The influence of bacterial lipopolysaccharide on the thermoregulation of the box turtle Terrapene carolina

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Ectotherms can adjust their thermoregulatory set points in response to bacterial infection; the result may be similar to endothermic fever. We examined the influence of dose on the set point of body temperature (Tb) in Terrapene carolina. After acclimating postprandial turtles to 20°C, we injected them with two doses of bacterial endotoxin (LPS; lipopolysaccharide from Escherichia coli), 0.0025 or 0.025 mg LPS/g nonshell body mass, or with reptilian saline (control group). We placed the animals singly in linear thigmothermal gradients and recorded their Tb's for 48 h. The turtles showed dose-influenced thermal selection. Turtles injected with the high dose had Tb's significantly higher than control turtles, whereas low-dose turtles had Tb's significantly lower than control turtles. Also, there was a low daily effect on the Tb of the turtles injected with the high dose. High-dose turtles had significantly higher Tb's than the control turtles during the first day but not during the second. Our results support the prediction of Romanovsky and Székely that an infectious agent may elicit opposite thermoregulatory responses depending on quality and quantity of the agent and the host health status.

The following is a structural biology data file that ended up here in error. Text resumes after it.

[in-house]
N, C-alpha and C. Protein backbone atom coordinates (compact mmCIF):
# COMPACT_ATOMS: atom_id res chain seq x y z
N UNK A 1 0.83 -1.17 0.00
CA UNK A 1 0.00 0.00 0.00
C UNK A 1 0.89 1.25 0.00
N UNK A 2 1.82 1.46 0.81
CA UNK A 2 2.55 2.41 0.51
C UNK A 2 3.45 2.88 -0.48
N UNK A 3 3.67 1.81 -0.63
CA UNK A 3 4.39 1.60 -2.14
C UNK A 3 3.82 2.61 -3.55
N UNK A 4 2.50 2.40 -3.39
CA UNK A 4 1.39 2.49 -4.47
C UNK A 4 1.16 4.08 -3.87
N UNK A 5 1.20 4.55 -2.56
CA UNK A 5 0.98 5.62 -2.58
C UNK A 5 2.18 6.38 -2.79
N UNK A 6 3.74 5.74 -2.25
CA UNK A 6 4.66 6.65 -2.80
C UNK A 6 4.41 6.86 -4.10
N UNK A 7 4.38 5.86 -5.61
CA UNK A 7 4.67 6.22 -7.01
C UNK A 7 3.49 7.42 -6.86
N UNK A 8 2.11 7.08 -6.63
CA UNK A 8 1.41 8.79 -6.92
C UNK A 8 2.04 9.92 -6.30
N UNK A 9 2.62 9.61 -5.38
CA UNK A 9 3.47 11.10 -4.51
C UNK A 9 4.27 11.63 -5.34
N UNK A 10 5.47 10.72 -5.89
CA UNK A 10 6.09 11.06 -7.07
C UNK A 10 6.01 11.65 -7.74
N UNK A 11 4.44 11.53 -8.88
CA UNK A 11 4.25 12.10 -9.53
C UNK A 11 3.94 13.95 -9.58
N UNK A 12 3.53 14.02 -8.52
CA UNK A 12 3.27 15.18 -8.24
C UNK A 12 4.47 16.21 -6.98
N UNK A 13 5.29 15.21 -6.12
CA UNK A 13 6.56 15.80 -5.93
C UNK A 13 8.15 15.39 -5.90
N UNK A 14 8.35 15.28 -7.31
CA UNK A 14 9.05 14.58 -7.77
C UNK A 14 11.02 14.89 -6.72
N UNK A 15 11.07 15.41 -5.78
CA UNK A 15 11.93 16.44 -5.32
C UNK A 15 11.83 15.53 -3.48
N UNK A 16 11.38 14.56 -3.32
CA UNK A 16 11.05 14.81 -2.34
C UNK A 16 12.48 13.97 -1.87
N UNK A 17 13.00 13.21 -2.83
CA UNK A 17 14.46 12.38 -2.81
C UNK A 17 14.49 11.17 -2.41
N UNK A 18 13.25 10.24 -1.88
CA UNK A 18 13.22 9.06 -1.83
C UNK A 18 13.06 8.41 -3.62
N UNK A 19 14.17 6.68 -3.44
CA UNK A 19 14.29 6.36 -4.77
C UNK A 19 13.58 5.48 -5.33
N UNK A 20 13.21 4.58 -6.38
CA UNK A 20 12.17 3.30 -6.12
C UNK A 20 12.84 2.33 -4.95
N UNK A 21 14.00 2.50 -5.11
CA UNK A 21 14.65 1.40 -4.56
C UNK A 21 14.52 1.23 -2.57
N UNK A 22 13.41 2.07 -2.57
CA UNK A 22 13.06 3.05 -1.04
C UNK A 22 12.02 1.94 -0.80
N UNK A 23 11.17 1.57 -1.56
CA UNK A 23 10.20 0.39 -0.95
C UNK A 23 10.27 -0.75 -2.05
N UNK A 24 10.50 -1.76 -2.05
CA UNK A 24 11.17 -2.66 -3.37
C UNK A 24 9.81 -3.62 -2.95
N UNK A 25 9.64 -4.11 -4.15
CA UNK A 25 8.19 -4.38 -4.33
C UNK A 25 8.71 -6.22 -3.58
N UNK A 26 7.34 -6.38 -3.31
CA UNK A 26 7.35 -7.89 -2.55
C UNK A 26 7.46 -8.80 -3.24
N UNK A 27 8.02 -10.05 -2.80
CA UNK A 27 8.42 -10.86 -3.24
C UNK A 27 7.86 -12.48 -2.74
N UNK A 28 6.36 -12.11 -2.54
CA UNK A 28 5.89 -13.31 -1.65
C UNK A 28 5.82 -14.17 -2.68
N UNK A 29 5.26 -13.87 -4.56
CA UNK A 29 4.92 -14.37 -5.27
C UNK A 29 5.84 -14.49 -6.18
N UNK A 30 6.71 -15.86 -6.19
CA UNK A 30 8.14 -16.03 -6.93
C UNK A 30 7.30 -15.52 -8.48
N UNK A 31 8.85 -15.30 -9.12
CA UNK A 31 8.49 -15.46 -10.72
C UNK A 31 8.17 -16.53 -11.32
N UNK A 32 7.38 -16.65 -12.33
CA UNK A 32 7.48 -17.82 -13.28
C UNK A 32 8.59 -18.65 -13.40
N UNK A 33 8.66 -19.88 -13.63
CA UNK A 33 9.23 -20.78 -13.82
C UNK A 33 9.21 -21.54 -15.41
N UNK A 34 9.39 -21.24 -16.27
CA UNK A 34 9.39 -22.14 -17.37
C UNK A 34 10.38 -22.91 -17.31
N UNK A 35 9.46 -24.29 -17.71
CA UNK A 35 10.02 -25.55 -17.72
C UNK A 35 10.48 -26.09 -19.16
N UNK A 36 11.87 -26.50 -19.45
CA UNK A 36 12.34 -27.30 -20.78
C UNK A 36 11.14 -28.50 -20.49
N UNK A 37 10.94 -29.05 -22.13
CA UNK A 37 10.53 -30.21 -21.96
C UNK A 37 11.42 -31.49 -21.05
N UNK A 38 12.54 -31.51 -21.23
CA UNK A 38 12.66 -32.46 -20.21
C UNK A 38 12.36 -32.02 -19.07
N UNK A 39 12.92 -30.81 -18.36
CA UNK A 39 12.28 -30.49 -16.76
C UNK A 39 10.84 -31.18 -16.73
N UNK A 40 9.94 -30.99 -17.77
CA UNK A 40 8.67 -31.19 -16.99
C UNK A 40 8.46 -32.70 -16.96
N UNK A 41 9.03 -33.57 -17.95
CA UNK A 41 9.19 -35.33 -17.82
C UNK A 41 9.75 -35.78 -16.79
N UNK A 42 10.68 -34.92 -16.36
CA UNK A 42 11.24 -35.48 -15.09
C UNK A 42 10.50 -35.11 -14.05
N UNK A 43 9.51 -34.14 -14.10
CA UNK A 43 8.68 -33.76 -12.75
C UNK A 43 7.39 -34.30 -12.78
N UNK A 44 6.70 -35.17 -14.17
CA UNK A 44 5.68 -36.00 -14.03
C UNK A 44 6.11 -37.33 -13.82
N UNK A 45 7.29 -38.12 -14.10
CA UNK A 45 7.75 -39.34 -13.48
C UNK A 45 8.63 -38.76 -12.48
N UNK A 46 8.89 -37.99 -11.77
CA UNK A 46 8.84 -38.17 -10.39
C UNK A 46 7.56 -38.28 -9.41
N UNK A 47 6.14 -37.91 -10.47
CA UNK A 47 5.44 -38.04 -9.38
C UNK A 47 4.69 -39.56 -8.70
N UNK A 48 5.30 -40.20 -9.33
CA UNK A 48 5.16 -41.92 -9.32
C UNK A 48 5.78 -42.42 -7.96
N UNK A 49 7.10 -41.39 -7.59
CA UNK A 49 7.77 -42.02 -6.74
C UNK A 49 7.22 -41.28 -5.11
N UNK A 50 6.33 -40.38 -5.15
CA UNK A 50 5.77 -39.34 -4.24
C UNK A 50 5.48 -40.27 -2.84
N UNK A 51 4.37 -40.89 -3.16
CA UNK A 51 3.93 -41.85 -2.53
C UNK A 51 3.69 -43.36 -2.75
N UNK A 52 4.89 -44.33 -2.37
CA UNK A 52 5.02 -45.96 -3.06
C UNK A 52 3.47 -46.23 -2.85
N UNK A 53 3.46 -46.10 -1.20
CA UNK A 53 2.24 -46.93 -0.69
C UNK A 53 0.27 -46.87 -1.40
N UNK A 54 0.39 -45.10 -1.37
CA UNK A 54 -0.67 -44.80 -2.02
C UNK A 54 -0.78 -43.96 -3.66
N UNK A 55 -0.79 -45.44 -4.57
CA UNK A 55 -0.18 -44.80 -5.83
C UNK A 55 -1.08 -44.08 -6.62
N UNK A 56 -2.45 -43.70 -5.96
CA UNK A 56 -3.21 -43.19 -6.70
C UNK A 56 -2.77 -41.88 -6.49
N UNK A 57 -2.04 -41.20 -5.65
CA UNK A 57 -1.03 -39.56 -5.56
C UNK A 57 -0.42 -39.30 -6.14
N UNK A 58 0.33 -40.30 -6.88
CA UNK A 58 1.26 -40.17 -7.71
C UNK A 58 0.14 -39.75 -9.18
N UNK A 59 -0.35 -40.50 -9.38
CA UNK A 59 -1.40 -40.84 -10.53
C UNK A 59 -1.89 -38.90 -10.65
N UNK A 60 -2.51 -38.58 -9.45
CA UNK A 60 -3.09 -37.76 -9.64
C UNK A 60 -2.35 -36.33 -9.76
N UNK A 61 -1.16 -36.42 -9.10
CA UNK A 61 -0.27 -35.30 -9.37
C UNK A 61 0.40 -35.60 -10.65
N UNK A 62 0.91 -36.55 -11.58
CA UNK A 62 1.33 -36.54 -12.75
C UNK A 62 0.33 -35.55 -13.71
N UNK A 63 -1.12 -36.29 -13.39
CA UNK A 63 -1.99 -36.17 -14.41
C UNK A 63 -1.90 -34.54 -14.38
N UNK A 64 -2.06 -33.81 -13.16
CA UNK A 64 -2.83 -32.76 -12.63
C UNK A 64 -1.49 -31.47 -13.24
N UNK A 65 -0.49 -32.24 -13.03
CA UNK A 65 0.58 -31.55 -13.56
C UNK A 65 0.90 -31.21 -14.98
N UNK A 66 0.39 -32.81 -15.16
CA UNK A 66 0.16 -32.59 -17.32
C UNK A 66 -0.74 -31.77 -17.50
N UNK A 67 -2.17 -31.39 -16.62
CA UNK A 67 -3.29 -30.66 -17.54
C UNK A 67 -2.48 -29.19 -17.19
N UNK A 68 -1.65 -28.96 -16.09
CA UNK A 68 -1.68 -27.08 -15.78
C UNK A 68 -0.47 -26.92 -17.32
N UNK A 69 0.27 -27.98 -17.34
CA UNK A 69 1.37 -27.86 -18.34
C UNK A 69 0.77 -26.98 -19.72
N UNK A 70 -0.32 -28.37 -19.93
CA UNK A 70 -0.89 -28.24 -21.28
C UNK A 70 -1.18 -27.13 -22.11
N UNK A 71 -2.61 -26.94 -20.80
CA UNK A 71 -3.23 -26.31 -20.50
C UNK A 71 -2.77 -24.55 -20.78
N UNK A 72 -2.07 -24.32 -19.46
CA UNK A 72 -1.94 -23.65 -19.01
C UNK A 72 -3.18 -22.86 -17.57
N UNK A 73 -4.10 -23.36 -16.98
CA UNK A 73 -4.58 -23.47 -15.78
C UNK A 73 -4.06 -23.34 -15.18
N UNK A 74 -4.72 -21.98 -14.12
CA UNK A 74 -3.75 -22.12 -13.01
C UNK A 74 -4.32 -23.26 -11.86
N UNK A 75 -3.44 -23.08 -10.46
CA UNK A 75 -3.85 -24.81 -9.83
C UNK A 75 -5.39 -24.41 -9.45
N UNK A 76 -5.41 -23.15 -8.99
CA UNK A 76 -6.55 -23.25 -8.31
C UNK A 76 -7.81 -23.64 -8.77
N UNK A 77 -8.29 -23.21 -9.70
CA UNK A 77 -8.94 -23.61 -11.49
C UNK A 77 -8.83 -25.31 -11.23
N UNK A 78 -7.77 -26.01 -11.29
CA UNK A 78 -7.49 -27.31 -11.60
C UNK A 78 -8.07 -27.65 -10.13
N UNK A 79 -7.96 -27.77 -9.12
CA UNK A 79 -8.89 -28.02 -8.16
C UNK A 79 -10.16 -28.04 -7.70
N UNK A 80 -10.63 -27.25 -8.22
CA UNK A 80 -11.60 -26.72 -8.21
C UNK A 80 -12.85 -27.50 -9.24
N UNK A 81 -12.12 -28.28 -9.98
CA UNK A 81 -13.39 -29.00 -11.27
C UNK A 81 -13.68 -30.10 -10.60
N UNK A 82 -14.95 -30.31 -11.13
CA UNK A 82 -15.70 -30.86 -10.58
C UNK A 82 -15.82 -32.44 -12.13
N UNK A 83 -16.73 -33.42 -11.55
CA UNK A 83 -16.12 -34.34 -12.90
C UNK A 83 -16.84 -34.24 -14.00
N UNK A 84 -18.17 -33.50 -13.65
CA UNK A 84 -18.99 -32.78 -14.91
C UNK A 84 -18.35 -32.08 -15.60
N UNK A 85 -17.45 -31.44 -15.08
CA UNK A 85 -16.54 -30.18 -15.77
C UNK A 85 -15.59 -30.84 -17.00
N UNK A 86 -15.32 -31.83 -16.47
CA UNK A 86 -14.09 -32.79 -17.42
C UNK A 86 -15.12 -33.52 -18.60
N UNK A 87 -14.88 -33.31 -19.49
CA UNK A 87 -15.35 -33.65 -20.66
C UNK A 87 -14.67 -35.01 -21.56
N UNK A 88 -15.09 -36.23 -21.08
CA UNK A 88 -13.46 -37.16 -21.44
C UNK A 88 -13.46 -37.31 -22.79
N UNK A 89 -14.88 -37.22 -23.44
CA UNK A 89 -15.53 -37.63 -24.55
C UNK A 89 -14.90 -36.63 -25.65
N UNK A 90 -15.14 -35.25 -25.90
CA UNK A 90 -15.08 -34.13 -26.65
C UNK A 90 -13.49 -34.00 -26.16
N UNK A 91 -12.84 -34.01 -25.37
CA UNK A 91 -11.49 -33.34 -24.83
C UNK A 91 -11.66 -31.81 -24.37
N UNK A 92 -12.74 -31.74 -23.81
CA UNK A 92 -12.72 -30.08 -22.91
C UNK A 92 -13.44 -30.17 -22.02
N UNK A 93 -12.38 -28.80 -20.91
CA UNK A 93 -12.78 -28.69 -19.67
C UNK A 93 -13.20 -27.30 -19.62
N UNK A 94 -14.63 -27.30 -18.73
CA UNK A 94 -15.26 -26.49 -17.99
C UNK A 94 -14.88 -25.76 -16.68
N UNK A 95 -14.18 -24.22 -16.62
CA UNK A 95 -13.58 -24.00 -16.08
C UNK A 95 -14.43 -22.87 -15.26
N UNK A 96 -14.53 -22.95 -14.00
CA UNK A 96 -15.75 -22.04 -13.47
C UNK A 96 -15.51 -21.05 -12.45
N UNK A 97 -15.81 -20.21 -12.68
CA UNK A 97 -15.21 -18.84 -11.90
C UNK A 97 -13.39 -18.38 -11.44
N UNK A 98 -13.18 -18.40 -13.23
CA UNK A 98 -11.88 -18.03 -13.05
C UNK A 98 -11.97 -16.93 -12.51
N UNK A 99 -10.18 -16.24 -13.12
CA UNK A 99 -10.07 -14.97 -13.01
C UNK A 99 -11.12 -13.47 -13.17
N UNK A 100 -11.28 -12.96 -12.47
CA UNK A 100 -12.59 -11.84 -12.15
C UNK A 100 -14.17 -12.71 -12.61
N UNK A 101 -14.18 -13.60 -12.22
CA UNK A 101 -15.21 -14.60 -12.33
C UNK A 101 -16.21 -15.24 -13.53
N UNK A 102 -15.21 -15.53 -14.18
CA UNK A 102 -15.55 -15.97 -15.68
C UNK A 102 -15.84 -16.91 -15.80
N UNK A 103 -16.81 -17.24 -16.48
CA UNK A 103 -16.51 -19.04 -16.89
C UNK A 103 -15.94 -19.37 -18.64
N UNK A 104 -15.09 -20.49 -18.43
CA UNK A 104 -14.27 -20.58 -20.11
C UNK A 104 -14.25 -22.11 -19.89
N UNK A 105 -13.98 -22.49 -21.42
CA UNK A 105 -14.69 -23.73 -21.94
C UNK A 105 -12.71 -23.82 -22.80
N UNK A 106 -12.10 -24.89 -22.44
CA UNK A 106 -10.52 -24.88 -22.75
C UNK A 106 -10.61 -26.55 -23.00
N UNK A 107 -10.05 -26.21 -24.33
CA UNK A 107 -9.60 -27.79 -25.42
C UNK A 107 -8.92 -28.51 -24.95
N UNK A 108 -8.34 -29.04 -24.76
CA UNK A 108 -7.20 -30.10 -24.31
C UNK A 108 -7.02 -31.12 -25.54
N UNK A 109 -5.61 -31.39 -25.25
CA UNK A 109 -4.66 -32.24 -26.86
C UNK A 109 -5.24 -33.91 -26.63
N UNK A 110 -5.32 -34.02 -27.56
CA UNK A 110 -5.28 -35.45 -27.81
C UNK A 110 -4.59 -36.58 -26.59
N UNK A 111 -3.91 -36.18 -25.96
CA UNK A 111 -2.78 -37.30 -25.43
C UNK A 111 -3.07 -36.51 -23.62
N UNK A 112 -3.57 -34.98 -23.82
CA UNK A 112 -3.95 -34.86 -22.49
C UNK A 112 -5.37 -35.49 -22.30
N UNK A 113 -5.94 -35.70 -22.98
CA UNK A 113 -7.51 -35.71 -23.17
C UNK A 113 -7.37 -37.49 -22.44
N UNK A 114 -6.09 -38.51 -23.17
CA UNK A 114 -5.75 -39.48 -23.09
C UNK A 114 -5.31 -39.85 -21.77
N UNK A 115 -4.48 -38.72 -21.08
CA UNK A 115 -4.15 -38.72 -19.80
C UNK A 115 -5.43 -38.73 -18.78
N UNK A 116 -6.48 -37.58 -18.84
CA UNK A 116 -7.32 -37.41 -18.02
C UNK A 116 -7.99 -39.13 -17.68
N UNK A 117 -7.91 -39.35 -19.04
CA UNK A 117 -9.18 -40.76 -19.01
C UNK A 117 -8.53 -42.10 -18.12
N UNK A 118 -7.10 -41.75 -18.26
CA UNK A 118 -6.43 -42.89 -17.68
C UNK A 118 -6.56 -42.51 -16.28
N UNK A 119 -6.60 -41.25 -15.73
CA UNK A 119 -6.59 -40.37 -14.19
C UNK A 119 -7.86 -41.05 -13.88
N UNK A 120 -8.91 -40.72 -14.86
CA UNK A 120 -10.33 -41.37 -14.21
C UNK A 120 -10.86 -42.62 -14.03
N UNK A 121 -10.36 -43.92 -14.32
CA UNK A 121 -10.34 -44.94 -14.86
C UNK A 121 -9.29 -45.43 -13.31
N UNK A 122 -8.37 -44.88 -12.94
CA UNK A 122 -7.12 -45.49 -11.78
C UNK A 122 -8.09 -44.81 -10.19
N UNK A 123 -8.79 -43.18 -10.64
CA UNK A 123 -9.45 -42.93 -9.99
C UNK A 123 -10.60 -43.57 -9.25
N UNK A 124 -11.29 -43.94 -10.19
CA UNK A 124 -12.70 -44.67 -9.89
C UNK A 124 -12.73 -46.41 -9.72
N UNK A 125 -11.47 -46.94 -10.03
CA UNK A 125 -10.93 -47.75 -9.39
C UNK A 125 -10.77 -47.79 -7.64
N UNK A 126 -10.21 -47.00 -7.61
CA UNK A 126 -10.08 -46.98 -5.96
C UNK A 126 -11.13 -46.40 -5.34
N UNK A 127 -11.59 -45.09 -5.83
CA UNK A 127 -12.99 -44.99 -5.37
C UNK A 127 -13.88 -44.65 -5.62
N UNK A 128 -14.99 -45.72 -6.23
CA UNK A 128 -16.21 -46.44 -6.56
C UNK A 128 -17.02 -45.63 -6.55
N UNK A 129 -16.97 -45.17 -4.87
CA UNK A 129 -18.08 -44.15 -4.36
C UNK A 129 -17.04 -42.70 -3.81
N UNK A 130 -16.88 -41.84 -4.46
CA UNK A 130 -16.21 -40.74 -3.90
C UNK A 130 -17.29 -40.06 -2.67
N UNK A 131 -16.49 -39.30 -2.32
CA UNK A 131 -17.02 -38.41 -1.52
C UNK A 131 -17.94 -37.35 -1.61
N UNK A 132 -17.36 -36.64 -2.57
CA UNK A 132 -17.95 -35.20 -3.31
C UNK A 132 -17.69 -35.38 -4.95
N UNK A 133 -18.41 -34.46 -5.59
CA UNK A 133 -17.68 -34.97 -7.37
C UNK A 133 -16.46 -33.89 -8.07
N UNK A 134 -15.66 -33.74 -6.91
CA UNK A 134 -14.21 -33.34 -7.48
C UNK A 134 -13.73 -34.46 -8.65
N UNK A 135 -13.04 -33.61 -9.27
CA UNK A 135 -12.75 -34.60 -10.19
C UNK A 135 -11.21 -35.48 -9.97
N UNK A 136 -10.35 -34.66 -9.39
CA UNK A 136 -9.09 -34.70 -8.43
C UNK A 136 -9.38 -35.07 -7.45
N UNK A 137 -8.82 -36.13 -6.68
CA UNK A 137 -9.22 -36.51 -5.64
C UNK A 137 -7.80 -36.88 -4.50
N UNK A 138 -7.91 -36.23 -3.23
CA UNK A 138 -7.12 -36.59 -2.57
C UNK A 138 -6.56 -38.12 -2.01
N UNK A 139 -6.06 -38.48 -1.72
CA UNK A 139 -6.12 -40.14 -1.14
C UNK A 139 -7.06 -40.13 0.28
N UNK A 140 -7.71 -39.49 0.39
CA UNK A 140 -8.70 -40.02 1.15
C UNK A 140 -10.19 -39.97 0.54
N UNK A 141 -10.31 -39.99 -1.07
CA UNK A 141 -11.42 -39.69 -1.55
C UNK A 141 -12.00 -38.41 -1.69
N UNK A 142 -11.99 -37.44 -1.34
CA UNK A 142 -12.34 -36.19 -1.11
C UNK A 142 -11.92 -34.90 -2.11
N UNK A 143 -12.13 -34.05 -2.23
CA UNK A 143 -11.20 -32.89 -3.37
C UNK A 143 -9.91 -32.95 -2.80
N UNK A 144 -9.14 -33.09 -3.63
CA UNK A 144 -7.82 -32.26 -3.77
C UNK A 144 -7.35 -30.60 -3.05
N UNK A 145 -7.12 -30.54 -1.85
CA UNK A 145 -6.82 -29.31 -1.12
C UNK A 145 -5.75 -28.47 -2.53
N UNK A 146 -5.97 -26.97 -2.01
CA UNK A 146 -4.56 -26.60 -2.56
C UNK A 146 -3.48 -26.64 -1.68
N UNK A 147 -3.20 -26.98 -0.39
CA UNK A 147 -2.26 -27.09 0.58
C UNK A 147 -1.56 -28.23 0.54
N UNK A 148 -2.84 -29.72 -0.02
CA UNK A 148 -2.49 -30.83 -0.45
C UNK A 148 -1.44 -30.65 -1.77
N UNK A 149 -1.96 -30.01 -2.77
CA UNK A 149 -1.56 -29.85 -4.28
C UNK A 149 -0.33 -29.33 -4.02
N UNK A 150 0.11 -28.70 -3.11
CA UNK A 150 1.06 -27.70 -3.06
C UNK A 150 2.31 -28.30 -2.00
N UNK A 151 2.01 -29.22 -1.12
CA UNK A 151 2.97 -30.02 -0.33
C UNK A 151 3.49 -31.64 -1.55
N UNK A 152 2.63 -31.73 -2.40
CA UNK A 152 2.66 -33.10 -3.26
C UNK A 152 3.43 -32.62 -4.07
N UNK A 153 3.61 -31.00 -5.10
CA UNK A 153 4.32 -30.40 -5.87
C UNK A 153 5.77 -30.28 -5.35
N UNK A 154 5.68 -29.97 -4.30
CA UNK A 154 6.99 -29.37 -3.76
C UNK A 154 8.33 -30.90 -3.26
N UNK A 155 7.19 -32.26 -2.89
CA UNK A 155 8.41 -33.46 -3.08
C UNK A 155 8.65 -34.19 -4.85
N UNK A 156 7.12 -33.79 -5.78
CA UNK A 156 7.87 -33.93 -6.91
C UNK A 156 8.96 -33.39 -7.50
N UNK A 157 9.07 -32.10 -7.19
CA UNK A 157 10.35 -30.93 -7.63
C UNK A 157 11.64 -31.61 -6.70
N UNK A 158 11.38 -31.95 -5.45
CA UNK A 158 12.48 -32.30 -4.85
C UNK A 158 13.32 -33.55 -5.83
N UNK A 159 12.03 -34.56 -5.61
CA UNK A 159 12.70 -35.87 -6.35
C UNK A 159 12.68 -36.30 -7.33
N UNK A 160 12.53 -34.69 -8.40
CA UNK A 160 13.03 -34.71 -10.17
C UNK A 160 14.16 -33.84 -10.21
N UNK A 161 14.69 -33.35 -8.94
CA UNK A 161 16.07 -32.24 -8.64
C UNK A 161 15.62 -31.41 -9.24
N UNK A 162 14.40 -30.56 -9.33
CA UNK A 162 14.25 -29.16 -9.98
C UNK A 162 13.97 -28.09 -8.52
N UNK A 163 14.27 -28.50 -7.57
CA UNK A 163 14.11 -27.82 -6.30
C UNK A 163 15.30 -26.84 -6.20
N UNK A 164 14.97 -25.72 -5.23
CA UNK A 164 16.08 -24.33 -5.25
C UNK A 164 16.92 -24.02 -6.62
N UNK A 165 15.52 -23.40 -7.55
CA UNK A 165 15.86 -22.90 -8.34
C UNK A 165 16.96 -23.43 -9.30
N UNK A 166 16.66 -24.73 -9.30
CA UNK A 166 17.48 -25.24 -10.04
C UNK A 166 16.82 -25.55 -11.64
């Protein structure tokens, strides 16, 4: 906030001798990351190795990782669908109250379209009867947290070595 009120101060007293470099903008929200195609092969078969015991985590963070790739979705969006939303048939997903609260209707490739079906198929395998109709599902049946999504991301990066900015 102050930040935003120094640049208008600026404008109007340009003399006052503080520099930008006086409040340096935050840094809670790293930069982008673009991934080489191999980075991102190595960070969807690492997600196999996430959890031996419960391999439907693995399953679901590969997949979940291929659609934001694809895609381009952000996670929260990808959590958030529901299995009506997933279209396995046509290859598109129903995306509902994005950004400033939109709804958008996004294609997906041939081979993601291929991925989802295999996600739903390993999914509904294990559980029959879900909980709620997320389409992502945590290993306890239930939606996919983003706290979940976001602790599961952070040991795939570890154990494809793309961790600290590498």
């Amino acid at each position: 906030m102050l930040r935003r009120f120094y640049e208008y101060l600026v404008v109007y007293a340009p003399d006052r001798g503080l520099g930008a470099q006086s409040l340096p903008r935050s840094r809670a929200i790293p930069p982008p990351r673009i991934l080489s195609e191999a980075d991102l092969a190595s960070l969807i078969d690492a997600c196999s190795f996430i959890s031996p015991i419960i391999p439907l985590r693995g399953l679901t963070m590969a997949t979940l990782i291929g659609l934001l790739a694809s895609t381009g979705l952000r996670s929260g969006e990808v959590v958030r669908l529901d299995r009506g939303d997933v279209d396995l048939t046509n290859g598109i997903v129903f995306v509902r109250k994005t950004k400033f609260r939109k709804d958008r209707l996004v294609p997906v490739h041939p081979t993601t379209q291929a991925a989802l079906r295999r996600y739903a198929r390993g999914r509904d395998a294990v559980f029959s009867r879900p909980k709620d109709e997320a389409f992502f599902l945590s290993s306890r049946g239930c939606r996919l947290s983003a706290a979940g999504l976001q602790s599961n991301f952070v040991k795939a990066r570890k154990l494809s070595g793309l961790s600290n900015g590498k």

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Physiological and Biochemical Zoology

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